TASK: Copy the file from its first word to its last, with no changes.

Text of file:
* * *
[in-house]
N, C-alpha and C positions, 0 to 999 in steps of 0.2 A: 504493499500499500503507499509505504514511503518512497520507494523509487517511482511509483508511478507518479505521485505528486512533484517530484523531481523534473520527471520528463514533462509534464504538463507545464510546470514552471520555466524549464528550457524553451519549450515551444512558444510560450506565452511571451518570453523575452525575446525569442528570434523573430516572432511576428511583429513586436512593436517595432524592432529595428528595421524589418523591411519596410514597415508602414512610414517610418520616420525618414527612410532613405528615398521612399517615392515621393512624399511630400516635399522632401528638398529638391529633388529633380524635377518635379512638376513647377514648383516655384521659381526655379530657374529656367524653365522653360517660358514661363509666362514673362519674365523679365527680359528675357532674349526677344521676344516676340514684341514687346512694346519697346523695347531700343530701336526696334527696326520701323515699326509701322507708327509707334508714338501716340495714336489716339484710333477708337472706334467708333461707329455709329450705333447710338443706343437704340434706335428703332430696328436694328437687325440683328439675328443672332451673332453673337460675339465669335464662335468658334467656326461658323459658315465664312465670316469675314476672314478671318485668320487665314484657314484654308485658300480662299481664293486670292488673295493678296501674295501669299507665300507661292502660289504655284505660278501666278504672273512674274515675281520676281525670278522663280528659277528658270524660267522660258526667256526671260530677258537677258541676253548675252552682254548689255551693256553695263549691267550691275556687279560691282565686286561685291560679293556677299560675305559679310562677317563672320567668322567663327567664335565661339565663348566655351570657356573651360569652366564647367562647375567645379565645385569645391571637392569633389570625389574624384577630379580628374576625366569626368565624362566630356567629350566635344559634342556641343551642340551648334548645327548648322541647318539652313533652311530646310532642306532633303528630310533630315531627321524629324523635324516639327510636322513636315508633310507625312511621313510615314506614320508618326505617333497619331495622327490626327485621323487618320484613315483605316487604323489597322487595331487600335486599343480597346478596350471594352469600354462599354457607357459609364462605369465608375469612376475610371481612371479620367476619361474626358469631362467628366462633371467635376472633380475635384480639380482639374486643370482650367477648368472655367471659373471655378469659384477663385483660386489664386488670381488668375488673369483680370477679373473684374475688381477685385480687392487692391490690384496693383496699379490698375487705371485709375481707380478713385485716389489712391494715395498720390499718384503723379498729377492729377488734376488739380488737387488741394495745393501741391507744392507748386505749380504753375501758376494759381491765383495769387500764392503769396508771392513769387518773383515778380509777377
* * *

[in-house]
N, C-alpha and C positions, 0 to 999 in steps of 0.2 A: 504493499500499500503507499509505504514511503518512497520507494523509487517511482511509483508511478507518479505521485505528486512533484517530484523531481523534473520527471520528463514533462509534464504538463507545464510546470514552471520555466524549464528550457524553451519549450515551444512558444510560450506565452511571451518570453523575452525575446525569442528570434523573430516572432511576428511583429513586436512593436517595432524592432529595428528595421524589418523591411519596410514597415508602414512610414517610418520616420525618414527612410532613405528615398521612399517615392515621393512624399511630400516635399522632401528638398529638391529633388529633380524635377518635379512638376513647377514648383516655384521659381526655379530657374529656367524653365522653360517660358514661363509666362514673362519674365523679365527680359528675357532674349526677344521676344516676340514684341514687346512694346519697346523695347531700343530701336526696334527696326520701323515699326509701322507708327509707334508714338501716340495714336489716339484710333477708337472706334467708333461707329455709329450705333447710338443706343437704340434706335428703332430696328436694328437687325440683328439675328443672332451673332453673337460675339465669335464662335468658334467656326461658323459658315465664312465670316469675314476672314478671318485668320487665314484657314484654308485658300480662299481664293486670292488673295493678296501674295501669299507665300507661292502660289504655284505660278501666278504672273512674274515675281520676281525670278522663280528659277528658270524660267522660258526667256526671260530677258537677258541676253548675252552682254548689255551693256553695263549691267550691275556687279560691282565686286561685291560679293556677299560675305559679310562677317563672320567668322567663327567664335565661339565663348566655351570657356573651360569652366564647367562647375567645379565645385569645391571637392569633389570625389574624384577630379580628374576625366569626368565624362566630356567629350566635344559634342556641343551642340551648334548645327548648322541647318539652313533652311530646310532642306532633303528630310533630315531627321524629324523635324516639327510636322513636315508633310507625312511621313510615314506614320508618326505617333497619331495622327490626327485621323487618320484613315483605316487604323489597322487595331487600335486599343480597346478596350471594352469600354462599354457607357459609364462605369465608375469612376475610371481612371479620367476619361474626358469631362467628366462633371467635376472633380475635384480639380482639374486643370482650367477648368472655367471659373471655378469659384477663385483660386489664386488670381488668375488673369483680370477679373473684374475688381477685385480687392487692391490690384496693383496699379490698375487705371485709375481707380478713385485716389489712391494715395498720390499718384503723379498729377492729377488734376488739380488737387488741394495745393501741391507744392507748386505749380504753375501758376494759381491765383495769387500764392503769396508771392513769387518773383515778380509777377